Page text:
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Authors: Appiah, E. A.
Issue Date: 2020
Abstract: As inherent soil fertility varies for different soils, site-specific fertilization recommendation has long been proposed as more efficient than blanket soil nutrient management. Across northern Ghana, however, blanket recommended rates of nitrogen (N) and phosphorus (P2O5) are used in maize cultivation. Pot and field experiments were conducted from April to December, 2019 to calibrate soil test results and develop nitrogen and phosphorus-predicting tools for site specific fertilization in maize production. Nutrient depleted soils were fertilised with eleven phosphorus rates (00, 05, 10, 15, 20, 25, 30, 35, 40, 45, and 50 kg P2O5/ha) and eleven N rates (0, 15, 30, 45, 60, 75, 90, 105, 120, 135, and 150 kg/ha) in two pot experiments. The N and P levels of the soils before and after nutrient application were analysed to serve as proxi of soil nutrient levels, before planting. The relation between maize growth yield and applied nutrient rate, together with regression analyses of applied rate and corresponding soil test results were used to develop N and P2O5 predicting tools. The developed N and P2O5 predicting tools were evaluated at three sites (Nyankpala, Tamale and Damango) by comparing maize growth and yield of the tool- predicted rates with the optimum performance in the pot experiment. The tools were then validated by comparing performance of tool predicted rate with that of zero fertilization and blanket recommended rates at the three sites in a Randomized Complete Block Design with 3 replications; using the maize var. Wangdataa. The data were subjected to analyses of variance and separated at a probability of 5%. N and P2O5 predicting tools were developed for estimation of site-specific soil N and P fertility, based upon the results of the initial soil chemical analyses. Using the developed tool, the exact N and P2O5 fertilizer rates that are required to achieve optimum maize production could respectively be estimated for a given location. The process involved in the site-specific tool development revealed that for soils that are poor in N and P2O5 nutrients, application of small incremental quantities of nutrients significantly increased growth and yield parameters of maize, including: plant height, leaf area index, hundred seed weight, cob length and weight, straw weight and grain yield. The available P and total N contents of the soils across northern Ghana were below that required for optimum maize growth and development. As such, maize farmers require N and P2O5 fertilization to maximize yield. However, the level of inherent N and P2O5 are not same for all soils, each site therefore requires site specific rate of N and P2O5 application to achieve maximum maize yield. Across all sites, the developed N and P2O5 fertilization tool accurately predicted growth and yield in the range of 90 to 100%. In all cases, there was no significant difference in growth parameters, yield and yield components between the developed tool-predicted rate and that of the blanket recommended rate. However, partial cost analysis due to fertilization indicated that famers can gain 30.5% to 44.6% net saving due to fertilization upon using the developed N and P2O5 predicting tool. Running soil tests could therefore help farmers to know the nutrient status of the soils which could serve as a proxi to estimate site specific fertilization rate and help reduce fertilizer investments by the already resource-constrained farmers. Using the developed calibrated tools would enhance profitability of maize production across the Guinea savannah zone of Ghana.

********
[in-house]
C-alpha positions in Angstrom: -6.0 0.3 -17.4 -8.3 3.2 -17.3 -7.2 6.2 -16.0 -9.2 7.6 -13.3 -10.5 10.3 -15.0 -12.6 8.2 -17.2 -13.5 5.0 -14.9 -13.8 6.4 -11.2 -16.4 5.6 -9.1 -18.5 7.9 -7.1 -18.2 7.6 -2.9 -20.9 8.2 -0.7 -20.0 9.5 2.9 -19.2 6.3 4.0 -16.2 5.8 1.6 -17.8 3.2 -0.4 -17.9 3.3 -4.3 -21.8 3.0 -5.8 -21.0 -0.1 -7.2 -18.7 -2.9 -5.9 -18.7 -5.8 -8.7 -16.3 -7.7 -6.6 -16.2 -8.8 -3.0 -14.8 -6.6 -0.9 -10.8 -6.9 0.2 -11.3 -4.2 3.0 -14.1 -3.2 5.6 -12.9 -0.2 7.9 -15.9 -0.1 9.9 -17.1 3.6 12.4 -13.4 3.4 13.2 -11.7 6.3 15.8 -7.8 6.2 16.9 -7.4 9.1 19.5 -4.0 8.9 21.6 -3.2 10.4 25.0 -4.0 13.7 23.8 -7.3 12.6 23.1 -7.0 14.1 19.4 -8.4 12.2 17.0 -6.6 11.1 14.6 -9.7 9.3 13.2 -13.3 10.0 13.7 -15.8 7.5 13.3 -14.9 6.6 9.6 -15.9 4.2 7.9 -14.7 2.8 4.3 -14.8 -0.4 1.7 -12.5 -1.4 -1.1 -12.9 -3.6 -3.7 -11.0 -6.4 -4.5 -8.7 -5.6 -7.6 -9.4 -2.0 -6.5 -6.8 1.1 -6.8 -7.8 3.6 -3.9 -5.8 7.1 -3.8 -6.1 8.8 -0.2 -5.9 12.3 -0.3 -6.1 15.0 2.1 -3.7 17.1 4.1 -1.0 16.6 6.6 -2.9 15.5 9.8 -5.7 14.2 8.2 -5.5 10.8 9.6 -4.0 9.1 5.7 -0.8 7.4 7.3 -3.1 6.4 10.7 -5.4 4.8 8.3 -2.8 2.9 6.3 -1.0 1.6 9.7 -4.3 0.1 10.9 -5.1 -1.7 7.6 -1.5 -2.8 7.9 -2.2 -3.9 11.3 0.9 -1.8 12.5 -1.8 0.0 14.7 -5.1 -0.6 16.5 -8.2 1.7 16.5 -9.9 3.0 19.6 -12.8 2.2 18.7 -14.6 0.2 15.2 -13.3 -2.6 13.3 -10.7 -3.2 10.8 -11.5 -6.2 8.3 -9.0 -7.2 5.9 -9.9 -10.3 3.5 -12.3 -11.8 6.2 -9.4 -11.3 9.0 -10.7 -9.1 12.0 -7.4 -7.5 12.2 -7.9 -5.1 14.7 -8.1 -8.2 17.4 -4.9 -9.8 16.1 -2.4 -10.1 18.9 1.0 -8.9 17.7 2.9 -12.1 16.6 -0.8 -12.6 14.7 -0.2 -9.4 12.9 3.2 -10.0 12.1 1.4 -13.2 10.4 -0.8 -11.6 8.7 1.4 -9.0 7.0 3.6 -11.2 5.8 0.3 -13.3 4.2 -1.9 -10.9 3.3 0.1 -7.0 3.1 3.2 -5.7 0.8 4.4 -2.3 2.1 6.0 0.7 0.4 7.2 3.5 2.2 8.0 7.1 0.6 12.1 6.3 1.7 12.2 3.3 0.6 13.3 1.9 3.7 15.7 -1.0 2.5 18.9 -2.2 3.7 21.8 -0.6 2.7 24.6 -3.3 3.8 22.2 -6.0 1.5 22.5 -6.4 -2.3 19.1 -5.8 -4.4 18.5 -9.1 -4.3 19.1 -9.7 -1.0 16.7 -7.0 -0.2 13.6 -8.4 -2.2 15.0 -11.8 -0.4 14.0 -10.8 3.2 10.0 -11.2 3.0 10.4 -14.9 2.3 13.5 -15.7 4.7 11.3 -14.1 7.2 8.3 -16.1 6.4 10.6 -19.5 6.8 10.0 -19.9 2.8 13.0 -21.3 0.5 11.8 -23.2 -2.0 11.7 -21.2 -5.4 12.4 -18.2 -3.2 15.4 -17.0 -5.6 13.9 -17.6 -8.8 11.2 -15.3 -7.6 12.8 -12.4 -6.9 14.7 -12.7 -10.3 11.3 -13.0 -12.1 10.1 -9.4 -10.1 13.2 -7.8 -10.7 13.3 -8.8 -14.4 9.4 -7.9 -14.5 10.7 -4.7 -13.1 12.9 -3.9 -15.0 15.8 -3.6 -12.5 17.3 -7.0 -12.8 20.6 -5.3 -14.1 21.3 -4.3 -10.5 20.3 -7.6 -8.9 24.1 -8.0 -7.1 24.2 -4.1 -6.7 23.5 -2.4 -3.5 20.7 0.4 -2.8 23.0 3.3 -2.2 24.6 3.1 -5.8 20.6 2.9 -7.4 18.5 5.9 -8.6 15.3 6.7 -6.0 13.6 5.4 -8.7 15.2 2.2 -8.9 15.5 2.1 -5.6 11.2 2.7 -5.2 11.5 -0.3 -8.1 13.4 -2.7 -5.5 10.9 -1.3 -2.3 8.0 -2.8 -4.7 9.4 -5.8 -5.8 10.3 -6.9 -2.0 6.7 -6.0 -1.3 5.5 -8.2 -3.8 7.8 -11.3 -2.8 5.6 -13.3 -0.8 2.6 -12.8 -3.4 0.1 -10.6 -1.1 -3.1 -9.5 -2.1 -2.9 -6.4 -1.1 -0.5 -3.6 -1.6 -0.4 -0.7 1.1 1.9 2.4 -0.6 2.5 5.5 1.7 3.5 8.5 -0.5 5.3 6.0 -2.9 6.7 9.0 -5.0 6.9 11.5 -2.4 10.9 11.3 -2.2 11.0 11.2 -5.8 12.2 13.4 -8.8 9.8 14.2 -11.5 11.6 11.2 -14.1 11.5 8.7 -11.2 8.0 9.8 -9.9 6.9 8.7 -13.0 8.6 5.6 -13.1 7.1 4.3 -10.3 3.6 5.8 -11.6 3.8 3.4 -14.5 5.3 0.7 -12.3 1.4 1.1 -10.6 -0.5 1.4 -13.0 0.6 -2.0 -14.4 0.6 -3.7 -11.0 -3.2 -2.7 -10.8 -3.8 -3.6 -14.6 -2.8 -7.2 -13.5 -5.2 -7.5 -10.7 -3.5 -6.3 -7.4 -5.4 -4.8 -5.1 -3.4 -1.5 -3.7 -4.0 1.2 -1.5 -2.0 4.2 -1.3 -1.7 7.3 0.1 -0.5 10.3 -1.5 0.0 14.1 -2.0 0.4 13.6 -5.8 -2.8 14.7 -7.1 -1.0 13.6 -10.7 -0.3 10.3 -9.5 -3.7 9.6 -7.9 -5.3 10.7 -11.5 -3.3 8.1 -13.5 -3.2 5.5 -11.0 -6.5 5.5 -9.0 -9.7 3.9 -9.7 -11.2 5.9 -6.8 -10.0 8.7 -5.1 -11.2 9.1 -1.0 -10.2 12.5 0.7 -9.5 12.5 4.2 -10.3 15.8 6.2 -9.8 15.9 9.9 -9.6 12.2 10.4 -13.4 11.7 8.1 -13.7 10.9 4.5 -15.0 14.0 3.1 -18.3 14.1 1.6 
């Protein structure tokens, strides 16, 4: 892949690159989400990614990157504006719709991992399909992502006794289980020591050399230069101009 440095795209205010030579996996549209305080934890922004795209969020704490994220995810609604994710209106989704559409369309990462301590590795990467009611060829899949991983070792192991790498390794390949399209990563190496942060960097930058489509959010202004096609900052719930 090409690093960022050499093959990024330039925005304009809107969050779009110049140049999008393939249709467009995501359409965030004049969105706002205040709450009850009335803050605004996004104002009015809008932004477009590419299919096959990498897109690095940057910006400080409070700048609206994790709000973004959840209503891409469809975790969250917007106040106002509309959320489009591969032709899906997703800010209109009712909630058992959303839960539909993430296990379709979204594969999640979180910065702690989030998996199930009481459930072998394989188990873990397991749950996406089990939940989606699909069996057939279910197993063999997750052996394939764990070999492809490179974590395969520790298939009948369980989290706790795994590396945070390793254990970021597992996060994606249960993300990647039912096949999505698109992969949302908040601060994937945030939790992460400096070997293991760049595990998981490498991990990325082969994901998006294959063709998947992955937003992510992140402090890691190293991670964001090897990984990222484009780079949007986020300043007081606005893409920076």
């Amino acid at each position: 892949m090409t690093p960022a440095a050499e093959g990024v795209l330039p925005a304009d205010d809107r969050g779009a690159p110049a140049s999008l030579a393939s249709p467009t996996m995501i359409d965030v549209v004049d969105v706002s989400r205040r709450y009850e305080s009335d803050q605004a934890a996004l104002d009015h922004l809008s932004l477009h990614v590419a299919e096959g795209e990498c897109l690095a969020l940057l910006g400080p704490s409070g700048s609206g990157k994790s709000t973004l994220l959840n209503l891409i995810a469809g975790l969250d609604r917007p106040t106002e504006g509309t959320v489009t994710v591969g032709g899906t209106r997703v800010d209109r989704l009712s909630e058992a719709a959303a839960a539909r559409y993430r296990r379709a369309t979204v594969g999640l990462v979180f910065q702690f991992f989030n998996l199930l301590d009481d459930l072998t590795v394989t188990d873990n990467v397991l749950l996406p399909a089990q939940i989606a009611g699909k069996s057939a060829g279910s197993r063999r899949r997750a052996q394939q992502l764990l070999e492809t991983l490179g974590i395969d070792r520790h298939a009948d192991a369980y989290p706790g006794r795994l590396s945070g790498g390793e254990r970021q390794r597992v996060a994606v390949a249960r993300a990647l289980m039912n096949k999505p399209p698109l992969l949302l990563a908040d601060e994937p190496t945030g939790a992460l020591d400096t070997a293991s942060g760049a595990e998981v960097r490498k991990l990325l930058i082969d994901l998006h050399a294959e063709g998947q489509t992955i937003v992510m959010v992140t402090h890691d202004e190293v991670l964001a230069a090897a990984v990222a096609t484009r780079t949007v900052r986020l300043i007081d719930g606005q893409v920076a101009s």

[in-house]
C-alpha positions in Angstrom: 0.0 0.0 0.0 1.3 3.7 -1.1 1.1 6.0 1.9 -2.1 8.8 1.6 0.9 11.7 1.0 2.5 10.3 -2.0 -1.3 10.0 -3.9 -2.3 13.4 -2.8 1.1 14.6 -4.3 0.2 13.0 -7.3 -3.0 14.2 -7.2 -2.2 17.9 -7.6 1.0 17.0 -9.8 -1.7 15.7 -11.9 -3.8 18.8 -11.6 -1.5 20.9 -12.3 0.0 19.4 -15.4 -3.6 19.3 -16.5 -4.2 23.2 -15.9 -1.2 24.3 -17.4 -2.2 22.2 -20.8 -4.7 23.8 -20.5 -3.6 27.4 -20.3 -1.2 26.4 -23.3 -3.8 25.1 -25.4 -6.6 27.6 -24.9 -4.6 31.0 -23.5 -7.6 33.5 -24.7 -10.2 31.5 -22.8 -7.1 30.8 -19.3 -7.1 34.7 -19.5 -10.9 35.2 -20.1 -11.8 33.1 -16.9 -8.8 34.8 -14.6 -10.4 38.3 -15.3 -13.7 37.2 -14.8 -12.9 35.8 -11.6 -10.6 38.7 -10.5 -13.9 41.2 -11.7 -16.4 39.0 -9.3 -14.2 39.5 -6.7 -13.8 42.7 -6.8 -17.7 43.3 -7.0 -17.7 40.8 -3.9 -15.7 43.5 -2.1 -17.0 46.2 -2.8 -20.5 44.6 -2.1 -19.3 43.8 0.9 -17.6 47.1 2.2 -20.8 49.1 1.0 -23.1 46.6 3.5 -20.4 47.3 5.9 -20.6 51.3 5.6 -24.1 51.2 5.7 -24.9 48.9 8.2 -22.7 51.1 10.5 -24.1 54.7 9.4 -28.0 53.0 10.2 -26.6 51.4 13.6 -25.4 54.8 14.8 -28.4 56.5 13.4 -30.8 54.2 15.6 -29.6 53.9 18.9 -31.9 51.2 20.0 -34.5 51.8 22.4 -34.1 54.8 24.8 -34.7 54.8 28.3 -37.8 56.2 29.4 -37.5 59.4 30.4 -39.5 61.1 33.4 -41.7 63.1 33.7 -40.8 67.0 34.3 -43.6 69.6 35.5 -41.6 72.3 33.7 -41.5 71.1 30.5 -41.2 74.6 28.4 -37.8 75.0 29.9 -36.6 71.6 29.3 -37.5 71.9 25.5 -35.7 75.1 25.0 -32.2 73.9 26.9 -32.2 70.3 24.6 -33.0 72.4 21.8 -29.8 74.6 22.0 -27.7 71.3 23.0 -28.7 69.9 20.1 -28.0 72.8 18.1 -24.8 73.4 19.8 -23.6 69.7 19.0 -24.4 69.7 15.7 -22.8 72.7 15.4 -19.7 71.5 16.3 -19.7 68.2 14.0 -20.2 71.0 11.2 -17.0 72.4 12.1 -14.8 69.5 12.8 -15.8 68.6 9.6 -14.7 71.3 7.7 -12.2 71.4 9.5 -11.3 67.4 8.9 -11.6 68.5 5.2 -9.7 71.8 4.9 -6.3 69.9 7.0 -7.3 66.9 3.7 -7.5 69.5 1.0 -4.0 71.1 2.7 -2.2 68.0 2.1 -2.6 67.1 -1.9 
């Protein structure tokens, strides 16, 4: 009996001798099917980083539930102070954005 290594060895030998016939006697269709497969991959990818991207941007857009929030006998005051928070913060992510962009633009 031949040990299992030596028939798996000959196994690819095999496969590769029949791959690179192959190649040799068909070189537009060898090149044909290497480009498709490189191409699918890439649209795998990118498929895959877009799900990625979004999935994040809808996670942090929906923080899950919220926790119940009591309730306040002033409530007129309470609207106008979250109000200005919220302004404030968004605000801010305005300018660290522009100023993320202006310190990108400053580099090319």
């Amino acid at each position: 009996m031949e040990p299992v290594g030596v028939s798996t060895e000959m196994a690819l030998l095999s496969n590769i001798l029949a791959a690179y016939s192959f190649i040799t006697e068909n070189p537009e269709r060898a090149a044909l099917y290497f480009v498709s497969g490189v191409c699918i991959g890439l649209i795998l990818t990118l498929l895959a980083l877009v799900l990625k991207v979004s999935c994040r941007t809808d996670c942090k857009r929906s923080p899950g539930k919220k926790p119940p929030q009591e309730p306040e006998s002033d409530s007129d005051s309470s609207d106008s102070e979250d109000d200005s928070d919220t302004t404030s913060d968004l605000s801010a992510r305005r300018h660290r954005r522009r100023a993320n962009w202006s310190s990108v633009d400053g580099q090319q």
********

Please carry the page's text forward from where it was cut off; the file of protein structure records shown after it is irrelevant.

Appears in Collections:Faculty of Agriculture

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